23.  Quincy Miller SF, Baylor: A freshman of some promise. Right now he has shown enough that I can call him a first rounder. But he could go either way at this point. 

24.  Fab Melo C, Syracuse: Melo’s career has had a slow start but has been showing signs of improvement. He has always been a very good shot blocker and for a center that is a great place to start from. 

25.  Doug McDermott F, Creighton: McDermott has hit 50% of his 3-pointers and 65% of his 2-pointers while scoring over 30 P40. That’s very impressive, as is his 10.7 R40. But he has totaled only 2 blocks and 4 steals in almost 800 minutes this year. Normally that would knock him down quite a bit. But Ryan Anderson was the same type of player at Cal and he has become a very useful player in Orlando. McDermott isn’t PF size like Anderson, but I don’t think it’s out of the question that his offensive skills could get him a NBA rotation job somewhere.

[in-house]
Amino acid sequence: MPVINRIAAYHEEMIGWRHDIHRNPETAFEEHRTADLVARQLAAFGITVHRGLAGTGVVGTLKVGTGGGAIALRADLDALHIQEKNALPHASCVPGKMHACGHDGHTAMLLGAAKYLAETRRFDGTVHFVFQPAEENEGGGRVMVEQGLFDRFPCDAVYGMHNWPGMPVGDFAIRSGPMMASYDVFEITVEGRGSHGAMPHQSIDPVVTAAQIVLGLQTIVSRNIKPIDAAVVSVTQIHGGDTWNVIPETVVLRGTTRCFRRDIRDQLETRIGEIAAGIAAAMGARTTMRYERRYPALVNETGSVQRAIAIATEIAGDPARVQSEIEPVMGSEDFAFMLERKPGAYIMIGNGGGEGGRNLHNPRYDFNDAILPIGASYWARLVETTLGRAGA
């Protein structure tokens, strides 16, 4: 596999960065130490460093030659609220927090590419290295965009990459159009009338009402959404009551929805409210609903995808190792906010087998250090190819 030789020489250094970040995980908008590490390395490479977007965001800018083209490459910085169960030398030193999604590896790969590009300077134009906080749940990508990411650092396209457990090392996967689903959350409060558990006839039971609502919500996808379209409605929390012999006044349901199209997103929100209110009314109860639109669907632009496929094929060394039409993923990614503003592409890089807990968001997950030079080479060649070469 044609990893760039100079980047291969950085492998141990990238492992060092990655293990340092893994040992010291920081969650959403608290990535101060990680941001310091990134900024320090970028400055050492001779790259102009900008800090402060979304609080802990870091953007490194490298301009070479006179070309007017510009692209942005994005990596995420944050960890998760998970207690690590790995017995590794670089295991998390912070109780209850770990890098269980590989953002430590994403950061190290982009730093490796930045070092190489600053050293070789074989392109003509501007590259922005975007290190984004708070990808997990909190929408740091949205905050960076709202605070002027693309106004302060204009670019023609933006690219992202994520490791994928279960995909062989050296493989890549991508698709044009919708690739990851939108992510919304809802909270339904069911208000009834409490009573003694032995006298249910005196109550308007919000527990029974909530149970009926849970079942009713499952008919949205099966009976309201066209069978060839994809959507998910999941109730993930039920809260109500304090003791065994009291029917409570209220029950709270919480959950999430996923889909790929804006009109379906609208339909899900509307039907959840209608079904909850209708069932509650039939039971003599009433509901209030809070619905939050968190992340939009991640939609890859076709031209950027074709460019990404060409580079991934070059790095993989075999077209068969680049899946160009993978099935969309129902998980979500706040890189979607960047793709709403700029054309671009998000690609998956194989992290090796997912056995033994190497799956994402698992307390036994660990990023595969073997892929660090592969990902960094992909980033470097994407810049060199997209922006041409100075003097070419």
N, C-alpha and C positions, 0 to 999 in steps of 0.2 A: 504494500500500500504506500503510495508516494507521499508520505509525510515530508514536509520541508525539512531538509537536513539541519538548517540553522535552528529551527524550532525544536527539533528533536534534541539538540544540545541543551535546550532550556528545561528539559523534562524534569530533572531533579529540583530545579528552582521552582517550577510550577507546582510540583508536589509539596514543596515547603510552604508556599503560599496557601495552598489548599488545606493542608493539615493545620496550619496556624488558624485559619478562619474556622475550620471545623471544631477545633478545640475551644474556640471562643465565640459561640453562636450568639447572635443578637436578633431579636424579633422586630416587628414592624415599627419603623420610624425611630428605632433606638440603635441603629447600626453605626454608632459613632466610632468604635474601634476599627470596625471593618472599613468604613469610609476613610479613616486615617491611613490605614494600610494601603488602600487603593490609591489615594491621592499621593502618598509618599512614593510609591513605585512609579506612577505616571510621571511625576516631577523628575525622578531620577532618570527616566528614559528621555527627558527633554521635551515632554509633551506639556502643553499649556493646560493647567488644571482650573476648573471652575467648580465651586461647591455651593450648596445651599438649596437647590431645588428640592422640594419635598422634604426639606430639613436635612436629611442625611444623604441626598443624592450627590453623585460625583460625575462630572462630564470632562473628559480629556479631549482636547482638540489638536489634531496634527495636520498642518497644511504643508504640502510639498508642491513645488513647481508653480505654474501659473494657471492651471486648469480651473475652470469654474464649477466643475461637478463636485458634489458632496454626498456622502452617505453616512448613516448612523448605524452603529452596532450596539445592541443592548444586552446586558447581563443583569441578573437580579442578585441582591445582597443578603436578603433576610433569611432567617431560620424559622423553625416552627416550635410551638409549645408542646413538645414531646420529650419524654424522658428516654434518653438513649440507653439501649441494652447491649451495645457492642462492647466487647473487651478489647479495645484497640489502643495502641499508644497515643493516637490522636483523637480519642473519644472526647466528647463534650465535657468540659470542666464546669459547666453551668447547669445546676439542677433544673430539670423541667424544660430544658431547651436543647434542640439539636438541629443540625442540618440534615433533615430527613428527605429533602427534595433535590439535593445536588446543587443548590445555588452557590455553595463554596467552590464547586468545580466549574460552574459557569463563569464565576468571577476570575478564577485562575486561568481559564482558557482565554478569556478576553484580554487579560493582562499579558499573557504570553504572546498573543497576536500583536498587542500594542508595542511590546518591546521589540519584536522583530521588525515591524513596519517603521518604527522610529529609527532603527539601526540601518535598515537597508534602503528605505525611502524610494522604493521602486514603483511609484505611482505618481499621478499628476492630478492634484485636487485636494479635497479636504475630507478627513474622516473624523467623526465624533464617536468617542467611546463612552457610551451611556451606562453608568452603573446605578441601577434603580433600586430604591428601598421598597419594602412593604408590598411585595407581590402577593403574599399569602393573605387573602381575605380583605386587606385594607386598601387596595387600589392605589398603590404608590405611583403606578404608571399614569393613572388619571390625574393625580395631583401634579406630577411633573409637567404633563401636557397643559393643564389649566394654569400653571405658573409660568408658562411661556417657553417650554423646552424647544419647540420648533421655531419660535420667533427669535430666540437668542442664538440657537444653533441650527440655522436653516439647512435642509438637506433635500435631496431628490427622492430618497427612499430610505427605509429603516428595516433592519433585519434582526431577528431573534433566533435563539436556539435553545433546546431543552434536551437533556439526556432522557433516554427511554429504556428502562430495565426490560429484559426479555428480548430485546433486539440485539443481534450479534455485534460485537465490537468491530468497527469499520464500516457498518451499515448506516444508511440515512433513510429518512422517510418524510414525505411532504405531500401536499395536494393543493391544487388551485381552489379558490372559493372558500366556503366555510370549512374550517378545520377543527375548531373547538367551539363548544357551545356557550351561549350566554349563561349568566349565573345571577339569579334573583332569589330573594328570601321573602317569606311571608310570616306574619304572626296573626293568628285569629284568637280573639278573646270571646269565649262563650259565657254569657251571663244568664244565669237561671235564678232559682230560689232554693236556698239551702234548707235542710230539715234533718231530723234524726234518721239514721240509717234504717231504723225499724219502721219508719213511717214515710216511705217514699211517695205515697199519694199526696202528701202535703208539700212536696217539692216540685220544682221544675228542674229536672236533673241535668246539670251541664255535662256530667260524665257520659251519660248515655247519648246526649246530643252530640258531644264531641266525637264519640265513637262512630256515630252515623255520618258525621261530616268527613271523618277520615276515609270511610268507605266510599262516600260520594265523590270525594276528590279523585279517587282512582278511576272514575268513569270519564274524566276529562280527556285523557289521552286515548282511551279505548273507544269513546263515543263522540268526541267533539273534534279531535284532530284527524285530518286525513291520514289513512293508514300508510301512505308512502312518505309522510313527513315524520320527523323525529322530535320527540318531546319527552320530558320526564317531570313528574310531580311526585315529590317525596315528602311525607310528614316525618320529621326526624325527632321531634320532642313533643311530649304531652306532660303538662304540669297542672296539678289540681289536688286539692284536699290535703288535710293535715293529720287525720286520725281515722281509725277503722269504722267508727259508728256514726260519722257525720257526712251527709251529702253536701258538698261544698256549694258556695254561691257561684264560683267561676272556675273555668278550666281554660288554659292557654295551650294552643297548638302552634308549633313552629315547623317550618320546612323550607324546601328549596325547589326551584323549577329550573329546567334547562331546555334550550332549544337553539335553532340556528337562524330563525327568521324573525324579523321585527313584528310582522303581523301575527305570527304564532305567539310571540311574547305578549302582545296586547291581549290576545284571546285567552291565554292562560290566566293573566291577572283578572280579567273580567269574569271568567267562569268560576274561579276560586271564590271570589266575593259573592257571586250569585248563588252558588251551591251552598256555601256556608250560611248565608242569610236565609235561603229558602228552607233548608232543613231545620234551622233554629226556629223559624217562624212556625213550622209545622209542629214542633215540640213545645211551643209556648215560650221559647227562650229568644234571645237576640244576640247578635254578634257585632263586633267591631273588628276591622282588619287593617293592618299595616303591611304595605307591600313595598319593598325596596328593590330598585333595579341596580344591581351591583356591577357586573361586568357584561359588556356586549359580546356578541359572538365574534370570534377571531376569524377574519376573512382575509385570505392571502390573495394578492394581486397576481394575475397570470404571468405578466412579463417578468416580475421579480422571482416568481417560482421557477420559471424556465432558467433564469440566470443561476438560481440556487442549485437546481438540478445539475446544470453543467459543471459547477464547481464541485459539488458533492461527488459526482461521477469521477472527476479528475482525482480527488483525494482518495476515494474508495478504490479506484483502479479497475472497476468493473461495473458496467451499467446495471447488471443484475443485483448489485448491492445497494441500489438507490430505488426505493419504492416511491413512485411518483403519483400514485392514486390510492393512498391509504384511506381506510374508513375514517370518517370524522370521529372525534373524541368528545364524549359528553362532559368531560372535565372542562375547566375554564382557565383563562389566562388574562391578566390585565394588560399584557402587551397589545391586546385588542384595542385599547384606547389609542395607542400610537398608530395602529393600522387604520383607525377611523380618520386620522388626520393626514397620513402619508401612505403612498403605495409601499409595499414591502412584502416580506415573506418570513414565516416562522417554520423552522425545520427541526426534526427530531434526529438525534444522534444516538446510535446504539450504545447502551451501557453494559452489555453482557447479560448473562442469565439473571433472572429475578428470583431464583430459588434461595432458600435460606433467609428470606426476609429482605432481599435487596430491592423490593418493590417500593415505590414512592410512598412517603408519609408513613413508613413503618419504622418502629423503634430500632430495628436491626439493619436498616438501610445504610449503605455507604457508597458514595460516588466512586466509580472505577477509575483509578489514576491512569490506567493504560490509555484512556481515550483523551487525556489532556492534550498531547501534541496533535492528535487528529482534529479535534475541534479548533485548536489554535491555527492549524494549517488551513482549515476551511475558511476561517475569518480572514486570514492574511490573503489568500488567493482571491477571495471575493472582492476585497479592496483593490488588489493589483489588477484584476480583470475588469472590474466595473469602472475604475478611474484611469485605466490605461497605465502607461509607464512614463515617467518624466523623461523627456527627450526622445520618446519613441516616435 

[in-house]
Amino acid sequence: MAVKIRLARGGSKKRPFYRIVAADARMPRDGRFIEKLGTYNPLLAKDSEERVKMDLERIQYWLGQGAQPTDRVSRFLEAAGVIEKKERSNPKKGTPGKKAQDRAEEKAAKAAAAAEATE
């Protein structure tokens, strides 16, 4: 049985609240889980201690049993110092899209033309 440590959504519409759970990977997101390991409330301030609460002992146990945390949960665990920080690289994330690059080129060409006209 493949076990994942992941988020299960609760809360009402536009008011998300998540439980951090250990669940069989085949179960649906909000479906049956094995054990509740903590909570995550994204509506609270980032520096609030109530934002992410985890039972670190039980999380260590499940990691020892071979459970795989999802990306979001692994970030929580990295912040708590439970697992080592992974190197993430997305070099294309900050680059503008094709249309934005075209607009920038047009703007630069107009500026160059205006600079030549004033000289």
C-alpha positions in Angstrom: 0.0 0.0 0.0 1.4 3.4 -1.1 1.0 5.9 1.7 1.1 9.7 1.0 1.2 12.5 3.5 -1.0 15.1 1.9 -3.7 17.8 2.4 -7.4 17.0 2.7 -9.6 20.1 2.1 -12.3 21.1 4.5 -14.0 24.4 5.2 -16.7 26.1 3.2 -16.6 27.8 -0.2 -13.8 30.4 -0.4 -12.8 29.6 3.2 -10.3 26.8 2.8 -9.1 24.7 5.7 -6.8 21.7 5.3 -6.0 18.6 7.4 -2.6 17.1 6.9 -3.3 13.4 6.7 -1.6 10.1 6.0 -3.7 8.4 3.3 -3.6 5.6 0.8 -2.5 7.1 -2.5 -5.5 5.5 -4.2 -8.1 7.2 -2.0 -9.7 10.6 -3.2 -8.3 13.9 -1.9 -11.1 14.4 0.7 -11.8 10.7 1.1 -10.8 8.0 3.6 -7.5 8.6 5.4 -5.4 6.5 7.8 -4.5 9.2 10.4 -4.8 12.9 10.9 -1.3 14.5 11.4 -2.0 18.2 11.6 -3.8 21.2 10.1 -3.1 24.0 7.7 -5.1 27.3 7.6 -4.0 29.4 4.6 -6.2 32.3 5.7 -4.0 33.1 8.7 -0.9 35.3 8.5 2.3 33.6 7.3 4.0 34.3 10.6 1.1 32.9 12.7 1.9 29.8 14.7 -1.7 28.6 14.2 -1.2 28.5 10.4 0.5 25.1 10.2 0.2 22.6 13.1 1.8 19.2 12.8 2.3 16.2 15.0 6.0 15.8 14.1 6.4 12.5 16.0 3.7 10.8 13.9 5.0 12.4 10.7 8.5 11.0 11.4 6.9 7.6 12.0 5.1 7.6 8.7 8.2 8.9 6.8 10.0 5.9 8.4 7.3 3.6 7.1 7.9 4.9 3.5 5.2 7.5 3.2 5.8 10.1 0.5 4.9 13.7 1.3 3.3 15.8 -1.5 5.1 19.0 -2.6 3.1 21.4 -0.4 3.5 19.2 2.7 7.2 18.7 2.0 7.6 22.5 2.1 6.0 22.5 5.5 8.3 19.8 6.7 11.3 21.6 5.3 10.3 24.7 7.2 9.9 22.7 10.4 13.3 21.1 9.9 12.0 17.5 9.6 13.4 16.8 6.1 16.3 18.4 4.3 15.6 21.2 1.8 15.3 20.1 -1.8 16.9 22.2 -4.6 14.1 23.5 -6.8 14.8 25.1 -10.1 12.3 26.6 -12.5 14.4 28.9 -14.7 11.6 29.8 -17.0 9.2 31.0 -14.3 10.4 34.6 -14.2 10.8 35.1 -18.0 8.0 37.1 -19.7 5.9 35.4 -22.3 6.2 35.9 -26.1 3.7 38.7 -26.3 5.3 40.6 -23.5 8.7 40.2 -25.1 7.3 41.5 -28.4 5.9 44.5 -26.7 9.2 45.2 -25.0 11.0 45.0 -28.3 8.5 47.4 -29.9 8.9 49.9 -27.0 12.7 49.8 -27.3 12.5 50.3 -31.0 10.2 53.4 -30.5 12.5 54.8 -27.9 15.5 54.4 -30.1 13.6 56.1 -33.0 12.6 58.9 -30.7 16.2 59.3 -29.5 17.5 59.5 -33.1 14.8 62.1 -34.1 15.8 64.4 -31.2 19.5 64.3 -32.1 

26.  Meyers Leonard C, Illinois: There are several decent center prospects out there this year. Leonard has an edge on most of them because he’s younger and is getting his first real action in this, his sophomore season. His numbers have been better than Melo’s overall, but I prefer Melo because he’s a shot blocker and such players generally have better upside.  

27.  Ken Horton SF, Central Connecticut: A solid player. Horton’s outside shot disappeared this year and that might hurt him. I’m assuming it’s a slump, because he was consistently over 35% for his first 3 seasons.  

28.  Kevin Jones PF, West Virginia: Having a very good senior year. Jones has flashed some rebounding skills that weren’t there his first 3 seasons. He has also improved defensively, but remains substandard. He has a nice outside shot in his arsenal and that makes him a potentially useful bench player.